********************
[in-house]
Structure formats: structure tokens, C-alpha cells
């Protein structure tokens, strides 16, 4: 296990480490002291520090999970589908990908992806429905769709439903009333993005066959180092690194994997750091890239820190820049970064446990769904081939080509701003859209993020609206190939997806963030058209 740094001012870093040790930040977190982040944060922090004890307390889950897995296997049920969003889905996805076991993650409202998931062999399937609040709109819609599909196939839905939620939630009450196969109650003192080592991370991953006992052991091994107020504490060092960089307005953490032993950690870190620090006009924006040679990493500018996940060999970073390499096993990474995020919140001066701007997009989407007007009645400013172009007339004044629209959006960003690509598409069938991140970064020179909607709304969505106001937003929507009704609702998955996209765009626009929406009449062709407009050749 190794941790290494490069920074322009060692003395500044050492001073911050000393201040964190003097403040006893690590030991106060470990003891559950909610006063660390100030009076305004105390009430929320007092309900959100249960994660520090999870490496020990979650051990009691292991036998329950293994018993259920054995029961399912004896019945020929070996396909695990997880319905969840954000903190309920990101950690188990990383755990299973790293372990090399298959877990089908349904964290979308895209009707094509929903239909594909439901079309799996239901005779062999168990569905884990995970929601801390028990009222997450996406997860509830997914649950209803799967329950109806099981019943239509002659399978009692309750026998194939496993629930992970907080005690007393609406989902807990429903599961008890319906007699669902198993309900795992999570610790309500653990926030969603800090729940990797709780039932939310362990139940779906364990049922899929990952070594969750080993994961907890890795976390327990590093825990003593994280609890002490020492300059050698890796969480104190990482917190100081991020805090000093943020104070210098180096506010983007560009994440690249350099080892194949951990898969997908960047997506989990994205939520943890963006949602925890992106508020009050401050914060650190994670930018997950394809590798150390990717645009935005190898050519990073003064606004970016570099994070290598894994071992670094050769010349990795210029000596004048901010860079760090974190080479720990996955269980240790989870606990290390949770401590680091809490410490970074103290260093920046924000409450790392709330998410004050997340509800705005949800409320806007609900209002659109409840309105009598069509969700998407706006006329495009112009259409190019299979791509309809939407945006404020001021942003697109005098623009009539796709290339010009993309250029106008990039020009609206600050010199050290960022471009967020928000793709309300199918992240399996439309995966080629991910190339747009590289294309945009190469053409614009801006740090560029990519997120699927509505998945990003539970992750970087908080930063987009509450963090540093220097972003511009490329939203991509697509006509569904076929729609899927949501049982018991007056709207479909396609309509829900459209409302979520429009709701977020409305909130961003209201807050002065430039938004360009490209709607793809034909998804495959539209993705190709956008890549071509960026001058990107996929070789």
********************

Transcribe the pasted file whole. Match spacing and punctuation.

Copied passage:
[in-house]
Structure formats: structure tokens, C-alpha cells
């Protein structure tokens, strides 16, 4: 296990480490002291520090999970589908990908992806429905769709439903009333993005066959180092690194994997750091890239820190820049970064446990769904081939080509701003859209993020609206190939997806963030058209 740094001012870093040790930040977190982040944060922090004890307390889950897995296997049920969003889905996805076991993650409202998931062999399937609040709109819609599909196939839905939620939630009450196969109650003192080592991370991953006992052991091994107020504490060092960089307005953490032993950690870190620090006009924006040679990493500018996940060999970073390499096993990474995020919140001066701007997009989407007007009645400013172009007339004044629209959006960003690509598409069938991140970064020179909607709304969505106001937003929507009704609702998955996209765009626009929406009449062709407009050749 190794941790290494490069920074322009060692003395500044050492001073911050000393201040964190003097403040006893690590030991106060470990003891559950909610006063660390100030009076305004105390009430929320007092309900959100249960994660520090999870490496020990979650051990009691292991036998329950293994018993259920054995029961399912004896019945020929070996396909695990997880319905969840954000903190309920990101950690188990990383755990299973790293372990090399298959877990089908349904964290979308895209009707094509929903239909594909439901079309799996239901005779062999168990569905884990995970929601801390028990009222997450996406997860509830997914649950209803799967329950109806099981019943239509002659399978009692309750026998194939496993629930992970907080005690007393609406989902807990429903599961008890319906007699669902198993309900795992999570610790309500653990926030969603800090729940990797709780039932939310362990139940779906364990049922899929990952070594969750080993994961907890890795976390327990590093825990003593994280609890002490020492300059050698890796969480104190990482917190100081991020805090000093943020104070210098180096506010983007560009994440690249350099080892194949951990898969997908960047997506989990994205939520943890963006949602925890992106508020009050401050914060650190994670930018997950394809590798150390990717645009935005190898050519990073003064606004970016570099994070290598894994071992670094050769010349990795210029000596004048901010860079760090974190080479720990996955269980240790989870606990290390949770401590680091809490410490970074103290260093920046924000409450790392709330998410004050997340509800705005949800409320806007609900209002659109409840309105009598069509969700998407706006006329495009112009259409190019299979791509309809939407945006404020001021942003697109005098623009009539796709290339010009993309250029106008990039020009609206600050010199050290960022471009967020928000793709309300199918992240399996439309995966080629991910190339747009590289294309945009190469053409614009801006740090560029990519997120699927509505998945990003539970992750970087908080930063987009509450963090540093220097972003511009490329939203991509697509006509569904076929729609899927949501049982018991007056709207479909396609309509829900459209409302979520429009709701977020409305909130961003209201807050002065430039938004360009490209709607793809034909998804495959539209993705190709956008890549071509960026001058990107996929070789």